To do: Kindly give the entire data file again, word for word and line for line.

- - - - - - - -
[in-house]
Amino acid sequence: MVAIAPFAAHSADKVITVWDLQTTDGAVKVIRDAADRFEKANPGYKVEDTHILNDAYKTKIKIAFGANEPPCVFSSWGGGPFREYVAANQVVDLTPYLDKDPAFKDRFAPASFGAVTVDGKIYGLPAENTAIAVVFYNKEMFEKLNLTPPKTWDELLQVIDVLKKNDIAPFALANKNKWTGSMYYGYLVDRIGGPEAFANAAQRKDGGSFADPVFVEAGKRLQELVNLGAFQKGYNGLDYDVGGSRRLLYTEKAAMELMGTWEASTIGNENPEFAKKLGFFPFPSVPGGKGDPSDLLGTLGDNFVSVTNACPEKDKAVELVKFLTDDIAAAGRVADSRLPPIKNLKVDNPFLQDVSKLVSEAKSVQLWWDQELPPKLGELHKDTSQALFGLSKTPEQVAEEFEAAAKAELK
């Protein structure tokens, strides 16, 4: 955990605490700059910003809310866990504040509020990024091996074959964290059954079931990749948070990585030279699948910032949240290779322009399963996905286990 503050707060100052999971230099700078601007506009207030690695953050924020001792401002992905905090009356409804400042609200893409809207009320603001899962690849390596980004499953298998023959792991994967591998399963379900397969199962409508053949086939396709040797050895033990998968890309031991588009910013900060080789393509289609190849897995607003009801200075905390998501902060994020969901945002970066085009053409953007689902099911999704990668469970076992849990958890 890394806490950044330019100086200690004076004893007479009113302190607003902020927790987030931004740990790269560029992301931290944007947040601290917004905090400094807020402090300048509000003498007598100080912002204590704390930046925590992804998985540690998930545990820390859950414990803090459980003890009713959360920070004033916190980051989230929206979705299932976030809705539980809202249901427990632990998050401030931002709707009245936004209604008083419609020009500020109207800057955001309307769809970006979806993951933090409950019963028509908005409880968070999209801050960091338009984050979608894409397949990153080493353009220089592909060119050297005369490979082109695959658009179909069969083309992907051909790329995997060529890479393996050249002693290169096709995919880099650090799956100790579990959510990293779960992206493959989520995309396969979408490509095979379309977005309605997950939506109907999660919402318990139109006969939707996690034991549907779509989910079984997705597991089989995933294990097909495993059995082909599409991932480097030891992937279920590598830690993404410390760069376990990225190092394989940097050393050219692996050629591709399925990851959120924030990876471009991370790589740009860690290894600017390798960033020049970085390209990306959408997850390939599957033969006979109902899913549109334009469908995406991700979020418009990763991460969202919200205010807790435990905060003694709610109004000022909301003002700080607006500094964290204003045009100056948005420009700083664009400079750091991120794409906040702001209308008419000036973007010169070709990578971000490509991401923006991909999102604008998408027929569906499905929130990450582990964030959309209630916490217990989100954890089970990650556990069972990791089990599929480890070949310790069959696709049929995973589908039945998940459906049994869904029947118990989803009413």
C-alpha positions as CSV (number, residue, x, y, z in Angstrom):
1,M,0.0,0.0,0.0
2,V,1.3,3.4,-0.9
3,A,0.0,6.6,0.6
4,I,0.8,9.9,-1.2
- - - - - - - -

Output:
[in-house]
Amino acid sequence: MVAIAPFAAHSADKVITVWDLQTTDGAVKVIRDAADRFEKANPGYKVEDTHILNDAYKTKIKIAFGANEPPCVFSSWGGGPFREYVAANQVVDLTPYLDKDPAFKDRFAPASFGAVTVDGKIYGLPAENTAIAVVFYNKEMFEKLNLTPPKTWDELLQVIDVLKKNDIAPFALANKNKWTGSMYYGYLVDRIGGPEAFANAAQRKDGGSFADPVFVEAGKRLQELVNLGAFQKGYNGLDYDVGGSRRLLYTEKAAMELMGTWEASTIGNENPEFAKKLGFFPFPSVPGGKGDPSDLLGTLGDNFVSVTNACPEKDKAVELVKFLTDDIAAAGRVADSRLPPIKNLKVDNPFLQDVSKLVSEAKSVQLWWDQELPPKLGELHKDTSQALFGLSKTPEQVAEEFEAAAKAELK
């Protein structure tokens, strides 16, 4: 955990605490700059910003809310866990504040509020990024091996074959964290059954079931990749948070990585030279699948910032949240290779322009399963996905286990 503050707060100052999971230099700078601007506009207030690695953050924020001792401002992905905090009356409804400042609200893409809207009320603001899962690849390596980004499953298998023959792991994967591998399963379900397969199962409508053949086939396709040797050895033990998968890309031991588009910013900060080789393509289609190849897995607003009801200075905390998501902060994020969901945002970066085009053409953007689902099911999704990668469970076992849990958890 890394806490950044330019100086200690004076004893007479009113302190607003902020927790987030931004740990790269560029992301931290944007947040601290917004905090400094807020402090300048509000003498007598100080912002204590704390930046925590992804998985540690998930545990820390859950414990803090459980003890009713959360920070004033916190980051989230929206979705299932976030809705539980809202249901427990632990998050401030931002709707009245936004209604008083419609020009500020109207800057955001309307769809970006979806993951933090409950019963028509908005409880968070999209801050960091338009984050979608894409397949990153080493353009220089592909060119050297005369490979082109695959658009179909069969083309992907051909790329995997060529890479393996050249002693290169096709995919880099650090799956100790579990959510990293779960992206493959989520995309396969979408490509095979379309977005309605997950939506109907999660919402318990139109006969939707996690034991549907779509989910079984997705597991089989995933294990097909495993059995082909599409991932480097030891992937279920590598830690993404410390760069376990990225190092394989940097050393050219692996050629591709399925990851959120924030990876471009991370790589740009860690290894600017390798960033020049970085390209990306959408997850390939599957033969006979109902899913549109334009469908995406991700979020418009990763991460969202919200205010807790435990905060003694709610109004000022909301003002700080607006500094964290204003045009100056948005420009700083664009400079750091991120794409906040702001209308008419000036973007010169070709990578971000490509991401923006991909999102604008998408027929569906499905929130990450582990964030959309209630916490217990989100954890089970990650556990069972990791089990599929480890070949310790069959696709049929995973589908039945998940459906049994869904029947118990989803009413």
C-alpha positions as CSV (number, residue, x, y, z in Angstrom):
1,M,0.0,0.0,0.0
2,V,1.3,3.4,-0.9
3,A,0.0,6.6,0.6
4,I,0.8,9.9,-1.2